Darryl Chen, 19 12 08

With anxiety one of the themes of the early twenty-first century, it is worth revisiting Paolo Soleri and his Arcology projects of the tumultuous late-60s.

From Hexahedron, Mesa City and Babelnoah, these late-Modern and ecologically driven projects are much more than a foretelling of a clean-energy and resource-conscious future, than paint a paranoid vision of a future we perhaps now inhabit.



Arcology is prophetic – transferring the issues of energy consumption to the level of urban form. Self-sustainable, car-free non-fossil fuel burning utopia. Each resident in a one million city would be only fifteen minutes from any other point in the city. His Arcologies are the compact cities to end all compact cities.


It lifts two dimensional urban planning radically into the third dimension, picking up on his megastructural contemporaries, and also continuing the grand and perverse tradition of architectural utopias. Formally they are a product of the hopeful yet megalomaniacal trends of the era. It goes beyond Rudolph, Kikutake, even Tange. Forget about Archigram, these are the megastructures to end all megastructures.


They assume the forms of science-fiction space ships – probably a combination of pure geometry and the often gravity-defying superstructure. So familiar are we nowadays of this iconography that, paradoxically, the terrestrial architecture looks like it ought to take off. Interior environments are hauntingly spectacular. Vast atriums and artificial interior environments give distant views of the external world. Habitat on earth will be turned inside-out.

They are predominantly technological solutions written in the art historical language of the late-Moderns. Soleri notably foregoes deep issues of social and political organization in the service of describing slick three-dimensional organizational systems. Banham laments a planning regime mired in the even then out of date Athens Charter. It is a nominee for the pinnacle of Modernistic achievement – what one author calls a yet more efficient machine to live in.

The real paradox of these solar-, wind- and water-powered self-sustainable compact communities is the huge kind of resource effort that would be required to construct and realistically service them. Less the modularized and incremental proposals of the metabolists, these spectacularly large structures seem only to be inhabitable upon completion, confining them (at least for the near future) to the realm of the allegorical – which is nevertheless of no less interest to us than realizable work. So then…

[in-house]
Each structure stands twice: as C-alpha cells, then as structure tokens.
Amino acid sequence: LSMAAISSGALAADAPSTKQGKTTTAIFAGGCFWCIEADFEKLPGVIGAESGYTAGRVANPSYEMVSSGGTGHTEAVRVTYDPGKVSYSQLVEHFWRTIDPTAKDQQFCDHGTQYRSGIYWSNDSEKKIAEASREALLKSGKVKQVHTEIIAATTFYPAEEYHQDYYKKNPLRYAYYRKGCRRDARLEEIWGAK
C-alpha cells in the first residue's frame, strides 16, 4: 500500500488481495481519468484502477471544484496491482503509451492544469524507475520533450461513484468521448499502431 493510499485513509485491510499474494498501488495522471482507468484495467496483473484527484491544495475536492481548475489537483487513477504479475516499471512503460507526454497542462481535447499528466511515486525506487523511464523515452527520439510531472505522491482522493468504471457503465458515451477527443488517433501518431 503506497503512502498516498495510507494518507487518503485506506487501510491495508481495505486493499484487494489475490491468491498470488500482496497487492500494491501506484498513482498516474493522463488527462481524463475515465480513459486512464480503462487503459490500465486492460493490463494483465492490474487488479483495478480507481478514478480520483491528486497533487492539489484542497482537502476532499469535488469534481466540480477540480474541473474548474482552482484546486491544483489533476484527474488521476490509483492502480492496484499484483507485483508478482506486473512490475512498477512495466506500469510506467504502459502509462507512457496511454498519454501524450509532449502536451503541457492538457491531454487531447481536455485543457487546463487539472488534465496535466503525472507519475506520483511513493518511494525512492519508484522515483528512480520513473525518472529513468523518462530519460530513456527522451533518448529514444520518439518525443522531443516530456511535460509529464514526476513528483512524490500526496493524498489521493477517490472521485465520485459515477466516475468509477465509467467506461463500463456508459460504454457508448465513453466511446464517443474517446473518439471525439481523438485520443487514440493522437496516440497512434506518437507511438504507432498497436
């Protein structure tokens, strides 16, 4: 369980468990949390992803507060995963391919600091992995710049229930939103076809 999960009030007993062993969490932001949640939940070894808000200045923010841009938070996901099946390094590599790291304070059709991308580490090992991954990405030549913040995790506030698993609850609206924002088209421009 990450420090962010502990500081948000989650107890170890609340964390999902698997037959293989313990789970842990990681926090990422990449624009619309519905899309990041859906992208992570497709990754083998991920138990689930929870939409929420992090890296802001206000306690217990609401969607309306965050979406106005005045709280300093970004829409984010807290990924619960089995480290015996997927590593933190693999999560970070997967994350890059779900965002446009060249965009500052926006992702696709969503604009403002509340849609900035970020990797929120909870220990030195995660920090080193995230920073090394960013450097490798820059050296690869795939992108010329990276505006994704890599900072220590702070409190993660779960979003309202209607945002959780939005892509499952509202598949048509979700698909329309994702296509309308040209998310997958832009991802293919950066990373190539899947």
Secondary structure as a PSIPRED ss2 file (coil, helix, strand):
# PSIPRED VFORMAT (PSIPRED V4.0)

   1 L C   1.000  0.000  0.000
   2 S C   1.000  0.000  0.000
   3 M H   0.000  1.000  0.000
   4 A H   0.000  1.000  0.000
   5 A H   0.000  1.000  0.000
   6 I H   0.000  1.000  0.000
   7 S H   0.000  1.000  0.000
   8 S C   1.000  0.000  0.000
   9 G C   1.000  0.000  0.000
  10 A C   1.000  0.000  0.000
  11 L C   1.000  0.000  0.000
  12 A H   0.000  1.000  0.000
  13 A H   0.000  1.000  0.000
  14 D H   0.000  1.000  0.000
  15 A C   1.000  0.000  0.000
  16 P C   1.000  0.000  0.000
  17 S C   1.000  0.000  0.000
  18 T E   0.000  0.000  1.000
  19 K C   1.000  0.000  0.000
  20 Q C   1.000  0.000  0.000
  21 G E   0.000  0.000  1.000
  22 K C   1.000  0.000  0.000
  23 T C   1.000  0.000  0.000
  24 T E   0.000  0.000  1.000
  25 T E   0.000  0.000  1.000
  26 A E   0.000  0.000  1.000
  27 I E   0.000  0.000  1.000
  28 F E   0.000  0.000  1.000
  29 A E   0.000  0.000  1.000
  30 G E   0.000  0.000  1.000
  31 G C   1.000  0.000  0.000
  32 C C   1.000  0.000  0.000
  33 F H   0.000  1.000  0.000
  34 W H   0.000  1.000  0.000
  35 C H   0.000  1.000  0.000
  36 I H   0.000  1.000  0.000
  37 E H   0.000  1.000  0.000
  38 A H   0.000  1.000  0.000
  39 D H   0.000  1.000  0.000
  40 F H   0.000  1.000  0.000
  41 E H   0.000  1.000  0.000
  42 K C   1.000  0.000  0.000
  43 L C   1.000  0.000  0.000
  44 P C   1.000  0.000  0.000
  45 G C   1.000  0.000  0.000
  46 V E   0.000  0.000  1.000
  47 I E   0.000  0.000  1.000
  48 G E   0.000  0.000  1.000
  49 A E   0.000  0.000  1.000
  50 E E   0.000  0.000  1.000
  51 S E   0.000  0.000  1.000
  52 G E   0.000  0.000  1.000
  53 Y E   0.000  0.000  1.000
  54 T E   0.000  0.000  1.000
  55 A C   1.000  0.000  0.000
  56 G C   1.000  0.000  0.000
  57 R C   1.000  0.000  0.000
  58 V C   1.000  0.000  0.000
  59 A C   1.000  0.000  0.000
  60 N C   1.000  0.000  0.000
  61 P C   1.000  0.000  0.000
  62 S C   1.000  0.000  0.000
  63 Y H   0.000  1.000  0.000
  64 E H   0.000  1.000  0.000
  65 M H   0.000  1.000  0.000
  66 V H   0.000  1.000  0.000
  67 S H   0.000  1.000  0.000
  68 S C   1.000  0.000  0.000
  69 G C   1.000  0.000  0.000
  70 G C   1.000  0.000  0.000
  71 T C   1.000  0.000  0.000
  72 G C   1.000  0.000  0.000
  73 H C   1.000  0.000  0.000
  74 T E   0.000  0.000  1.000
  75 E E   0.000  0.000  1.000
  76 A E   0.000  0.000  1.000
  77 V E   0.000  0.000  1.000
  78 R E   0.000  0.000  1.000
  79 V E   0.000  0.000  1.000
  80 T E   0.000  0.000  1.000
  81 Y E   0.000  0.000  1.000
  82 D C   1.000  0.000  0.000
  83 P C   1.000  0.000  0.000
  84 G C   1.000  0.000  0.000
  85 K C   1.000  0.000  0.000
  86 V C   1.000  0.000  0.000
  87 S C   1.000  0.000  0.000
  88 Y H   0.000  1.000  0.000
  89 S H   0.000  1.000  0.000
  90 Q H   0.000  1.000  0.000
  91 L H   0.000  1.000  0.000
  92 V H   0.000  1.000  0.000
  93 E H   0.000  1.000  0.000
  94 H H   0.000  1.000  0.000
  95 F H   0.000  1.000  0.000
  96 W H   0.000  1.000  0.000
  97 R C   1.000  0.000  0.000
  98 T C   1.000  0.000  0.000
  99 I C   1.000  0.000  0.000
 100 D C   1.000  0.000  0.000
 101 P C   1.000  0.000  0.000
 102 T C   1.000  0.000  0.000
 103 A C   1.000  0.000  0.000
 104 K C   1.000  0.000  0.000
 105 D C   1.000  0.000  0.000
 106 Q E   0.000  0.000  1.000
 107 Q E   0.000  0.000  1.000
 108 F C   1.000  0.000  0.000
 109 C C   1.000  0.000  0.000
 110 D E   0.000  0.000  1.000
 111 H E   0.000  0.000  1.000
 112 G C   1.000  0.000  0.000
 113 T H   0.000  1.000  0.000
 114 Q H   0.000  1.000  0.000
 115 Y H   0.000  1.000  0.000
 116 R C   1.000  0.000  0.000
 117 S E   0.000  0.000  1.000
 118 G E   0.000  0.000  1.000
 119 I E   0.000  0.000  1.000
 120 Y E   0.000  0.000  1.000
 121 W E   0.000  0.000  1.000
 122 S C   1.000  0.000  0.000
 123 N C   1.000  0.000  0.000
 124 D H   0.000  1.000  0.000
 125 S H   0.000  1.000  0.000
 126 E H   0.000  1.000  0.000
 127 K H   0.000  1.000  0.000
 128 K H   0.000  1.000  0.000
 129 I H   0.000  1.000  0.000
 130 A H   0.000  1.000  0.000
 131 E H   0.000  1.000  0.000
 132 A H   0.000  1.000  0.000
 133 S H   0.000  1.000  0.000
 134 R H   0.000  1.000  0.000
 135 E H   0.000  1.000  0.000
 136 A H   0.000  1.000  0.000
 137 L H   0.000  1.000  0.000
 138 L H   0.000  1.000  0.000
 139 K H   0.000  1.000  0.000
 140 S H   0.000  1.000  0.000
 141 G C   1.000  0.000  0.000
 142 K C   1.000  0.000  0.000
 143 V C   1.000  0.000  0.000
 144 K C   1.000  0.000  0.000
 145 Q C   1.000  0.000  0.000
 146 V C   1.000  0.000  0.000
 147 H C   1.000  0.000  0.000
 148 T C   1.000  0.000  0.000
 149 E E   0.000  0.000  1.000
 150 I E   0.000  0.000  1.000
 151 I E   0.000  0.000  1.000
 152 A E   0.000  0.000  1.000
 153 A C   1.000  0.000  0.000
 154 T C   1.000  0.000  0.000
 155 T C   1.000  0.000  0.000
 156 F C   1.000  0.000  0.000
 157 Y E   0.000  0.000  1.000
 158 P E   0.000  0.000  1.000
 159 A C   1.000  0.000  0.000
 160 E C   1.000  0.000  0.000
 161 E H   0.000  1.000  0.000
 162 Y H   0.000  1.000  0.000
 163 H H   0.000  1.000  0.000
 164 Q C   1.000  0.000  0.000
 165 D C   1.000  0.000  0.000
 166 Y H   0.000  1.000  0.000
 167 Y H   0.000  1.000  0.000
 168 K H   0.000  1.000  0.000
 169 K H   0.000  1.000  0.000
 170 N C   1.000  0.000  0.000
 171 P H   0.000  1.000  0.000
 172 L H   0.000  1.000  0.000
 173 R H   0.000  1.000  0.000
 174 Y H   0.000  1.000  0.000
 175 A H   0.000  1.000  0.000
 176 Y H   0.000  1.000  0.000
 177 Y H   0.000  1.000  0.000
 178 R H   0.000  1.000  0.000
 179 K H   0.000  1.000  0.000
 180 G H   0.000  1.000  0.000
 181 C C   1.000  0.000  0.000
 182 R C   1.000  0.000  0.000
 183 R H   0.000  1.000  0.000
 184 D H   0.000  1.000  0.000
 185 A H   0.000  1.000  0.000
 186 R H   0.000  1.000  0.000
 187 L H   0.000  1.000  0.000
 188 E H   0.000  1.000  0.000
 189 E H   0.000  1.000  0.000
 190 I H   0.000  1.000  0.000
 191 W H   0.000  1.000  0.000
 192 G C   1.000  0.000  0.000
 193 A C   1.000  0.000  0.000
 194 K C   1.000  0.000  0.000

It would be easy to venerate Soleri as an eco-architect before his time. A guy with ideas so big, they transfer him into the realm of societal prophet, an urbanist of the highest order. A moral authority with a mouth to speak and a pen to draw. This portrait however is greenwash – Soleri reduced to the service of mainstream environmentalism.

Arcology is a kind of anti-environmental parable. An allegory of what would be necessary to survive on a post-apocalyptic earth. It wonderfully posits man’s self-determination against an increasingly hostile world. No symbiotic co-existence with nature here. It is a starkly humanist vision.

In the clinic, there is a point at which the paranoid patient draws all into his mindscape through sheer insistence of his self-belief. At that point, we – consumers of Soleri’s vision become willing participants in a gloriously combative world of the future… yesterday’s thoughts today.

Banham, R., Megastructure: Urban Futures of the Recent Past, Thames and Hudson, 1976.
Borek, W. and D. Wall, Visionary Cities: The Arcology of Paolo Soleri, Praeger, 1970.
Soleri,P. Arcology, The City in the Image of Man, MIT, 1969.


Add your own

  • 1. Paul Downton  |  December 24th, 2008 at 3:11 pm

    I agree and I disagree. Soleri DID produce key ideas about compact cities and the deadly nature of sprawl before almost anyone else, and he DID link architecture and ecology, even if he didn’t understand the ecology bit, but he’s a late modern megastructuralist (his newer work is worse) and has never got to grips with the real dirty, grainy work of dealing with communities – both human and otherwise. See my new book for more! Ecopolis – Architecture and Cities for a Changing Climate, publ. Springer Press: http://www.springer.com/978-1-4020-8495-9

  • 2. Darryl Chen  |  January 4th, 2009 at 7:03 am

    Paul, thanks for your comments.
    I’m interested that Soleri’s architectures seem to have an unconscious undercurrent of fear. His is a kind of “clean-up or else we might have to do this” way of linking architecture and ecology. (It’s interesting that today there is the same discourse of fear in some circles of environmentalists.) The worse and more fantastic he makes his arcologies, the better he communicates his message. It means that his fantasies walk a fine line between utopia and dystopia – and we dig that as a critical practice more than a precursor to an ‘ecological urbanism’.
    Btw, your website has some great thought experiments!

  • 3. Rodrigo Lamounier  |  October 1st, 2009 at 3:00 pm

    Moebius must love Soleri. Studied for shure.

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